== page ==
Life as an Iowa State student-athlete requires time management, dedication


Photo: Rebekka Brown/Iowa State Daily

Kaeli Flaska, freshman in environmental science and a member of the soccer team, prints off notes for her statistics class Tuesday, Jan. 10, at Hixson-Lied Student Success Center. Time management is a skill that is vital for student-athletes to learn because of the time needed for both the sport and their studies.

Emily Hejlik

Cutting 20 pounds in a week, waking up at 5:30 a.m. to run and studying for a psychology test while reviewing game film are typical demands for a Division I student-athlete.

“It is easy to underestimate the demands of a sport as a spectator because spectators only see players perform at games,” said senior Mary Kate McLaughlin, former captain of the ISU soccer team.

The responsibilities of a student-athlete exist on and off the playing field for McLaughlin, as well as wrestler Trent Weatherman and tennis player Ellie Nixon.


McLaughlin, a 5-foot-10-inch defender, is a senior in psychology and Spanish. She finished her Cyclone soccer career in October. The West Des Moines, Iowa, native was a three-year captain for Iowa State and is coming to terms with the fact that she won’t compete at the Division I level again.

“I’m not ready to adjust to life without soccer because it’s all I’ve ever known for 18 years of my life,” McLaughlin said.

The end of her career has given McLaughlin the opportunity to reflect.

“Time management is one of the most important skills to master as a student-athlete at the collegiate level,” McLaughlin said. “Soccer is so demanding that when you’re not training, lifting, watching film, in meetings and at treatment, it’s important to be able to manage your time, especially in regard to school work.”

She said getting enough sleep — so you have energy to perform and function at a high level — is important.

“Being a student-athlete is both mentally and physically taxing, even more so when you’re dealing with an injury,” McLaughlin said. “It is important to set aside time for yourself so you don’t feel constantly overwhelmed.”

Building relationships with professors is crucial for student-athletes because of the amount of time spent on the road.

“It is critical to communicate with professors because we can miss up to seven class periods for every class that we are in,” McLaughlin said.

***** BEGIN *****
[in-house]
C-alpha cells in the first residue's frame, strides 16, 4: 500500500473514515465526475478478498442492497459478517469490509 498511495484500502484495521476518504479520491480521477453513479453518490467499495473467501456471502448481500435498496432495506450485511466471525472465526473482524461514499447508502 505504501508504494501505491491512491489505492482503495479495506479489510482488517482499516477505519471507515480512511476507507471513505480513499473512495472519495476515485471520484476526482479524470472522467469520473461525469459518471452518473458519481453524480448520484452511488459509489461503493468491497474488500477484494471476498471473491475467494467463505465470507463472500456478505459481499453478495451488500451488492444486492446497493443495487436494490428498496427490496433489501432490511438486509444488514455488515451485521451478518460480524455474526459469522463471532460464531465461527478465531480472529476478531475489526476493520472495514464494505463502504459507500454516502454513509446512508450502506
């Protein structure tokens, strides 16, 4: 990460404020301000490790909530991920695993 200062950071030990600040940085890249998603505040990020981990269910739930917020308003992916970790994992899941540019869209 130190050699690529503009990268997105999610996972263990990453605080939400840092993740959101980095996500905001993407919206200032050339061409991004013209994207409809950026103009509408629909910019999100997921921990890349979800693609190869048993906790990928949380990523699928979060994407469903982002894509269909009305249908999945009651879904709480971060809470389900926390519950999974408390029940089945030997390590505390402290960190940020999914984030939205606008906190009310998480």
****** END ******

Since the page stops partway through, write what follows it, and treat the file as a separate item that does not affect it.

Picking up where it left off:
McLaughlin said traveling to compete is like a “business trip” because being on the road is no vacation.

“Individually, you need to take care of business by getting schoolwork done along with taking care of business on the field,” McLaughlin said.

Leadership is the key to any successful team, but it doesn’t come without accountability.

“A captain takes on a lot of responsibility on and off the field whether it’s in the classroom, social settings, team settings, practice, games, etc.,” McLaughlin said.

The coaches choose three captains every year based on whether the individuals display leadership in the classroom, community and on the field.

“You represent not only yourself as an Iowa State soccer player, but the team and program as well,” McLaughlin said.

McLaughlin said being a captain can be a “burden” as well.

“A leader is responsible for the actions of teammates, which can be tough at times because it can require setting aside friendships,” McLaughlin said. “Sometimes it feels like a burden or an extra weight on your shoulders, but it’s an honor to be trusted to lead a team and a privilege to be given that responsibility.”

The requirements of a student-athlete leave little time for a social life.

“Social relationships come last on the list of demands,” McLaughlin said. “The soccer team becomes family, but in the offseason you are able to make more time for friends.”

McLaughlin makes clear, though, that the only thing “off” about the offseason is not having as many games, and said that student-athletes “still train, sometimes more than we train during the regular season.”

The focus is geared toward fitness, improving individual performance and working on team chemistry by doing off-the-field activities to build continuity.

Money — and the ability to play at the professional level — are in the back of every collegiate student-athlete’s mind. Depending on circumstances, coaches have the ability to increase scholarships yearly, based on performance.

“Soccer is not an all-or-nothing sport, meaning players can be on any range of scholarship money along with academic money,” McLaughlin said. “Scholarships are important to consider when going through recruitment because each player has a unique financial situation.”

McLaughlin said she is “keeping the door open” to playing professionally in the U.S. or overseas.


Football and basketball rule the world of college sports, but at Iowa State, wrestling has a winning tradition. Weatherman, a redshirt sophomore from Ballard, Iowa, is a key contributor to the storied program.

Weatherman, a business management major, was ranked as the No. 1 wrestler in the nation coming out of high school in the 152-pound weight class. He decided to redshirt his freshman season and is glad he did.